In these groups, I also always felt like the fat friend. Yes, I was athletic and I was active. I worked out every day for whatever sport was in season. I spent little time sitting in front of the tv and lots of time on the go, but I was certainly still built differently than my peers were.

No one specifically told me I was fat, but subtle situations or comments made me feel it. I knew that my clothes were probably 2 sizes larger than my friends and let it impact how I viewed myself. I took it to heart when a family member would tell me things about dieting, even before I was a teenager. I felt sad when I was told to suck it in for a picture. And I felt ostracized when someone would comment on how great that skinny girl looked and would later comment on how a larger girl needed to choose a more flattering outfit that hid her curves.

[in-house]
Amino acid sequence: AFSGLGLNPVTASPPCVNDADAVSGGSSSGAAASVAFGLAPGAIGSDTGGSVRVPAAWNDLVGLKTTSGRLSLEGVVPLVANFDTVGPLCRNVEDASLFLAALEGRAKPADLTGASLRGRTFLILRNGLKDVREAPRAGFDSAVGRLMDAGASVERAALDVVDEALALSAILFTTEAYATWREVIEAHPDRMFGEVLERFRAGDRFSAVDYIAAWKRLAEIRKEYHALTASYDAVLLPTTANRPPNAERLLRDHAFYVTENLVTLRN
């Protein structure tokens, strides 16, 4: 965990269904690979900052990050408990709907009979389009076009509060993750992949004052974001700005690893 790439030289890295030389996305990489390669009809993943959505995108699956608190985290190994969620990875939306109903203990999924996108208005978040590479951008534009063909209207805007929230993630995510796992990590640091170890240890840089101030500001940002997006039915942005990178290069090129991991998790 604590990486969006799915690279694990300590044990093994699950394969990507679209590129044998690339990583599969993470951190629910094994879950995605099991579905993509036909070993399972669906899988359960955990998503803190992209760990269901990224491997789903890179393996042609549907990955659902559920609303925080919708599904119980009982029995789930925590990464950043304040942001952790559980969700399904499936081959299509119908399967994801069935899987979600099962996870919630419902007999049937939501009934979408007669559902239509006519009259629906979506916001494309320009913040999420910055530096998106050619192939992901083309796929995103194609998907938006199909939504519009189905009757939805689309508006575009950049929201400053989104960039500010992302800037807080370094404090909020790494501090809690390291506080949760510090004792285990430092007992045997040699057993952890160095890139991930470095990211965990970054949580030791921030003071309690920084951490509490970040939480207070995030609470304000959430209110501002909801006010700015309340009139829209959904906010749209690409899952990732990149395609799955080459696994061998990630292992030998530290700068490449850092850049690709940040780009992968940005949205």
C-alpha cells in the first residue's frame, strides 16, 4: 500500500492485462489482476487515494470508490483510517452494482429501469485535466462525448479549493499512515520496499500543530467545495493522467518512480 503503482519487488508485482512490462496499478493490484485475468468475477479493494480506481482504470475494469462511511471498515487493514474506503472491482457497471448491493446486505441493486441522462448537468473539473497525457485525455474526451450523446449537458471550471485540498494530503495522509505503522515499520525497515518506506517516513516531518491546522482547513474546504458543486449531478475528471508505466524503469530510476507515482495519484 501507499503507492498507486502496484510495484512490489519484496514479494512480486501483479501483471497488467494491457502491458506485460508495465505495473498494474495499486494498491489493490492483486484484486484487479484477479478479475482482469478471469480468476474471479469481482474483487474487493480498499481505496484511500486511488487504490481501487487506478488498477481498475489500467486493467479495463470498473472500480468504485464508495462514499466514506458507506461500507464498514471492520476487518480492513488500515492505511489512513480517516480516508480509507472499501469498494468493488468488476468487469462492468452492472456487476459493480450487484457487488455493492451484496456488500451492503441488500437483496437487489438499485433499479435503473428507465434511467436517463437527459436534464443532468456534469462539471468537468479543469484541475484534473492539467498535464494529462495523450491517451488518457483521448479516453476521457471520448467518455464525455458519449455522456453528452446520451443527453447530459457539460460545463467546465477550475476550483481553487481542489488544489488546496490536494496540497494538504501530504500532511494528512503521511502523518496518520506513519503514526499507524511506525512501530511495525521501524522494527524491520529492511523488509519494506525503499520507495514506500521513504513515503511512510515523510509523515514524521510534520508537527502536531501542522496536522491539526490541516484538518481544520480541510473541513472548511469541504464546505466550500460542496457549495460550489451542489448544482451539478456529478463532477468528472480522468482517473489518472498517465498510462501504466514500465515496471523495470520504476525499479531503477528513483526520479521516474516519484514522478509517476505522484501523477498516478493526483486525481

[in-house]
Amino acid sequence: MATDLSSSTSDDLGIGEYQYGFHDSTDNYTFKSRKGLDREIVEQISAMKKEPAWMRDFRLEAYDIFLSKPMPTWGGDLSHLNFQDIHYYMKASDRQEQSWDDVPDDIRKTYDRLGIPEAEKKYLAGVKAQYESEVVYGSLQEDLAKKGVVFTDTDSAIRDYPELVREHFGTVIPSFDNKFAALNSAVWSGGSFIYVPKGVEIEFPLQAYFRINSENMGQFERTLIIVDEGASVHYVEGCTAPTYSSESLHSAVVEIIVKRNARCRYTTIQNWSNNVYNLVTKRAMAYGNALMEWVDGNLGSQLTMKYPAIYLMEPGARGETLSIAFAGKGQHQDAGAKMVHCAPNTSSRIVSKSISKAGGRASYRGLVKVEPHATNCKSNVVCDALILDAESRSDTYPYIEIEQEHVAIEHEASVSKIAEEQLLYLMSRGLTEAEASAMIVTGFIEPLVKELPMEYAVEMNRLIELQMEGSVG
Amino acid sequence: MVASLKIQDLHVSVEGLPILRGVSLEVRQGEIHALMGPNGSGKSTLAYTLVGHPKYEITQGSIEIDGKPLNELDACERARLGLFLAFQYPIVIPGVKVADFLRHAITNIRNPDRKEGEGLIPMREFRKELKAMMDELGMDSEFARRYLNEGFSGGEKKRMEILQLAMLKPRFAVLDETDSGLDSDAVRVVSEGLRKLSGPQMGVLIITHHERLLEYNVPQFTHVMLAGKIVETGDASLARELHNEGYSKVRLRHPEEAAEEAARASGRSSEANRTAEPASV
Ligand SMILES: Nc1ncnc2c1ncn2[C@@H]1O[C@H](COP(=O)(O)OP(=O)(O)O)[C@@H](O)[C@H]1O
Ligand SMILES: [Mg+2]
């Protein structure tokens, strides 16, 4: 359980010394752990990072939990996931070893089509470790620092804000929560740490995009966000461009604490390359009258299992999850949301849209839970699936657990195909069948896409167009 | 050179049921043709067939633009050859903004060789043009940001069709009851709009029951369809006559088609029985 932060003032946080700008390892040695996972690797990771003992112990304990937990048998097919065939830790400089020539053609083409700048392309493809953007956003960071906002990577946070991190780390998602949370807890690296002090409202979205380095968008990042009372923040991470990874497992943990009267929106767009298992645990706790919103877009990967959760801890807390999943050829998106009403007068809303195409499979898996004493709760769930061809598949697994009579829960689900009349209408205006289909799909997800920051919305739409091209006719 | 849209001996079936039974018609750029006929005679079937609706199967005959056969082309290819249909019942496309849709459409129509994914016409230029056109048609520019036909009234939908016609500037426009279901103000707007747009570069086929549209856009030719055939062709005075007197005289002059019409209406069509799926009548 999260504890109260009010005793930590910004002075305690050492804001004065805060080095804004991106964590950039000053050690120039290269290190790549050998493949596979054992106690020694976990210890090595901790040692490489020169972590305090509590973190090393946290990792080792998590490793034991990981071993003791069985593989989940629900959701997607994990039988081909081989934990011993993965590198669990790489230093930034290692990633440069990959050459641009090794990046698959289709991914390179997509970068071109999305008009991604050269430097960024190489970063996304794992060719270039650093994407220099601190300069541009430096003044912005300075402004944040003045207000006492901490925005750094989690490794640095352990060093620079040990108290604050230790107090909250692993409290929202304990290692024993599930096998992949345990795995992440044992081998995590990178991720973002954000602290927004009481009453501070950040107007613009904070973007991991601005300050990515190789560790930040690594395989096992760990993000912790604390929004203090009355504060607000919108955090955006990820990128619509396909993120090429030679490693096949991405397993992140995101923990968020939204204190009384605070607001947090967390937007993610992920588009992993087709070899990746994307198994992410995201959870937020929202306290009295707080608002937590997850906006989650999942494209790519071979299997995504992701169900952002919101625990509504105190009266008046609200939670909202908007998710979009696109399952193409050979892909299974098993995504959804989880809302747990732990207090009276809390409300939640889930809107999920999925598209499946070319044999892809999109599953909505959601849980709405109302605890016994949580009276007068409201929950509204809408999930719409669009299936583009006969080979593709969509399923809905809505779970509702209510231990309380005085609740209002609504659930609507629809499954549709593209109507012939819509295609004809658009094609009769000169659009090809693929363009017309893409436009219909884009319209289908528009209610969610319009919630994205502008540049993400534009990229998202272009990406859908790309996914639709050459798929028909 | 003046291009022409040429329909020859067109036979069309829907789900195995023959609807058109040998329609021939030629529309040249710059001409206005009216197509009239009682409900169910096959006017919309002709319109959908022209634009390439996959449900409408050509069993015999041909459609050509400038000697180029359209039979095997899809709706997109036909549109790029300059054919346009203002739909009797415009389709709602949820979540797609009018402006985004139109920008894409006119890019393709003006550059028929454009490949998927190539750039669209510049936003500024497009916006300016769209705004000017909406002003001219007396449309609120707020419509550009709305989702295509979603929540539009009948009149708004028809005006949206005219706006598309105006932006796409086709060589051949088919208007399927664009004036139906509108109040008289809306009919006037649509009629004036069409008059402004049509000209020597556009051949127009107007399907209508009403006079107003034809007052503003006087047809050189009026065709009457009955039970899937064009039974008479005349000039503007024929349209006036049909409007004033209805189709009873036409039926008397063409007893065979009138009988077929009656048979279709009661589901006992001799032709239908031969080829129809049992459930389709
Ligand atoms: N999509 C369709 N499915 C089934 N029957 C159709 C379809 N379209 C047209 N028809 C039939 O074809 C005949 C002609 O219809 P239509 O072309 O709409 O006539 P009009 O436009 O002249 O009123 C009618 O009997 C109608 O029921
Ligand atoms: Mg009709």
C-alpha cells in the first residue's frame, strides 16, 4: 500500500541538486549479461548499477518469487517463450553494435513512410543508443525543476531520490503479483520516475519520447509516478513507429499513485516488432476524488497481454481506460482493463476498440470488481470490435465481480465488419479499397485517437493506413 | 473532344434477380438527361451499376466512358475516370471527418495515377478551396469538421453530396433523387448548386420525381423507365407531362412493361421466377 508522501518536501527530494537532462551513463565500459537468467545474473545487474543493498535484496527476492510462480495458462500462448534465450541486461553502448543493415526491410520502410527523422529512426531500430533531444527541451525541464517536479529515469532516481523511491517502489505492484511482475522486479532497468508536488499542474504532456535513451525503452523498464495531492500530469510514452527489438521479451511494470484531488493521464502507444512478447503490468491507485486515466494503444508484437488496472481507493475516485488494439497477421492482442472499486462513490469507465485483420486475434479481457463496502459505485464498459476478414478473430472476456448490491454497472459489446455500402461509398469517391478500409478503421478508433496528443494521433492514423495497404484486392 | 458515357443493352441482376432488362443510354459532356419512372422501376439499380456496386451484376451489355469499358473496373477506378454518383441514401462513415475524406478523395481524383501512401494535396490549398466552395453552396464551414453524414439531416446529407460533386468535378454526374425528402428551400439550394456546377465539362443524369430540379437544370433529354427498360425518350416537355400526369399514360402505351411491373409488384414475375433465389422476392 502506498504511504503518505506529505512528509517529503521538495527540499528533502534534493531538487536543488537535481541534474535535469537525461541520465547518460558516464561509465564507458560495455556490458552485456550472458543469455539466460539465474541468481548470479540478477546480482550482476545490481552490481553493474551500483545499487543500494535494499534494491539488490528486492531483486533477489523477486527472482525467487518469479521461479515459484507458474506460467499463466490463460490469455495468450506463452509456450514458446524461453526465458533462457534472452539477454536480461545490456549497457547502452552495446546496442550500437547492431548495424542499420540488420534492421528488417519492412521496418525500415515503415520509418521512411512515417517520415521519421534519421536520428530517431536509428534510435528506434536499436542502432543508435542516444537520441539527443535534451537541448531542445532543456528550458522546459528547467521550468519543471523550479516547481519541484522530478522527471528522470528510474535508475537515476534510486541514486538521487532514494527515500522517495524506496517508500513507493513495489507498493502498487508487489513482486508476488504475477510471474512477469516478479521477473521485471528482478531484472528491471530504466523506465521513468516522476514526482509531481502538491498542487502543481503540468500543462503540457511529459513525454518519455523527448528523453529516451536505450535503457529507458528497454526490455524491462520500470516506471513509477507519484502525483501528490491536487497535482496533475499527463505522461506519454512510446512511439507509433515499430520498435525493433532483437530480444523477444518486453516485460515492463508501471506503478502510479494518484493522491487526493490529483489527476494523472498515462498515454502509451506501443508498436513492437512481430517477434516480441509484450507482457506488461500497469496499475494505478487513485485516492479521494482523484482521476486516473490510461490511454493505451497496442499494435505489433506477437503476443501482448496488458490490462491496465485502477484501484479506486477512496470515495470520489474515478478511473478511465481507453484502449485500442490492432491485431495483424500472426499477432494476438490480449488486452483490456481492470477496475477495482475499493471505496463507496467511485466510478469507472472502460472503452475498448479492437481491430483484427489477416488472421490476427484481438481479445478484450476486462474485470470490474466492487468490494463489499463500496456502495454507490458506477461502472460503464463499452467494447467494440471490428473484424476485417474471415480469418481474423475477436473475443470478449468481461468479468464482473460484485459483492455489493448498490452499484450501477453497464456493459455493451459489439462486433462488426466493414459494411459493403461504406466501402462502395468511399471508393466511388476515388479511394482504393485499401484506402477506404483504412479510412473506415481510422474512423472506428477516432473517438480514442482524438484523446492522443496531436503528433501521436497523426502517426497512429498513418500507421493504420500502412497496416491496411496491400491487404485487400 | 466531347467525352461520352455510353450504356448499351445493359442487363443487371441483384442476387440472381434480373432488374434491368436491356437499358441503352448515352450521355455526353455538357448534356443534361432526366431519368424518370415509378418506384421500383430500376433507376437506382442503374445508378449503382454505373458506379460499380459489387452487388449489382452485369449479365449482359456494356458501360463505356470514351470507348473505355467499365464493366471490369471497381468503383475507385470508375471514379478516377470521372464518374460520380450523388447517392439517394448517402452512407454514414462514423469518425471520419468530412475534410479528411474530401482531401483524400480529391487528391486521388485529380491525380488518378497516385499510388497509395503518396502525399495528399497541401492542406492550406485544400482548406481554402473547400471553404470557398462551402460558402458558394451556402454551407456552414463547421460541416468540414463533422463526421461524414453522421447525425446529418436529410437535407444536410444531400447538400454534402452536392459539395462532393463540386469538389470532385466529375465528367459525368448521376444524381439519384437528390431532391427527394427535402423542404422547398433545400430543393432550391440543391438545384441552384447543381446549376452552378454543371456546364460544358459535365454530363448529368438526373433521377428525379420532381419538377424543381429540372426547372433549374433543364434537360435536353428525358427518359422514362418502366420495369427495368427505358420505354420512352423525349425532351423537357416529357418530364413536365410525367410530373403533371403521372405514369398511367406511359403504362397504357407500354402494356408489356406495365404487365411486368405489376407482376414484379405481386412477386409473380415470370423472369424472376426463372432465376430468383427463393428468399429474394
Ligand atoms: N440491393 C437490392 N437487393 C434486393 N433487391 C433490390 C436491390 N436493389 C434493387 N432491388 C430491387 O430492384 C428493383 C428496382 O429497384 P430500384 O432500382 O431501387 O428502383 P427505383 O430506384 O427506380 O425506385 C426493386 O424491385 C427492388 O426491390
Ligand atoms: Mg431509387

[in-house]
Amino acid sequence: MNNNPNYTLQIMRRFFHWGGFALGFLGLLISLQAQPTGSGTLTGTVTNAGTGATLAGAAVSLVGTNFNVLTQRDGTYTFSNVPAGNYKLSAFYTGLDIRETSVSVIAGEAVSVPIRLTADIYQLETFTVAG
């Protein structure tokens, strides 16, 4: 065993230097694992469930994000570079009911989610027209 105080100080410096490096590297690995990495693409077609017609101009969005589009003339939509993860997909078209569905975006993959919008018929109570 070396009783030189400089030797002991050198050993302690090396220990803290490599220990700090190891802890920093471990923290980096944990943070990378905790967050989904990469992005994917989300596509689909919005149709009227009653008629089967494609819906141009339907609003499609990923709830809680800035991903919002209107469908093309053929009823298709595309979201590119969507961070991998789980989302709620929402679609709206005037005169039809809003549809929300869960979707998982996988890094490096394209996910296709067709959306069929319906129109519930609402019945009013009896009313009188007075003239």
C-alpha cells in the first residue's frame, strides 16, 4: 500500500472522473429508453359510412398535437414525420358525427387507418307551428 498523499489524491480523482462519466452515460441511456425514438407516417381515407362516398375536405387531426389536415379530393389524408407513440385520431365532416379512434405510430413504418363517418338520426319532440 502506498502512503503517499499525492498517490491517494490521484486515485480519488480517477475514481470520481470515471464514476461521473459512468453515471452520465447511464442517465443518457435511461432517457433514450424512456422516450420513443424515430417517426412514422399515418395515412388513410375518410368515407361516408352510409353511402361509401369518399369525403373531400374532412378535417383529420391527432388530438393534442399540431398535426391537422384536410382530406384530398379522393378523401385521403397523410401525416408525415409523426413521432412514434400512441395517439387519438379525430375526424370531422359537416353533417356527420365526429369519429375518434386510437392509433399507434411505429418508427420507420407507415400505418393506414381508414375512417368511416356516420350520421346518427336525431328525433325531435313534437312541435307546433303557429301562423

I put on fat kid goggles and saw myself through that lens. Looking back, I was in actuality not as large as I perceived myself to be, but the mind was a powerful influencer, especially during adolescence.

My younger years

This didn’t make me feel terrible about myself overall, but it certainly had its influence on my own self-perception. My self-efficacy was high. I knew I could accomplish anything I put my mind to and felt successful as I tended to do well at whatever I tried to do. My self-confidence was a bit more malleable. I thought I was my own kind of beautiful, but certainly never felt like I was at a weight I was happy with. I always found something on my body to be unhappy with.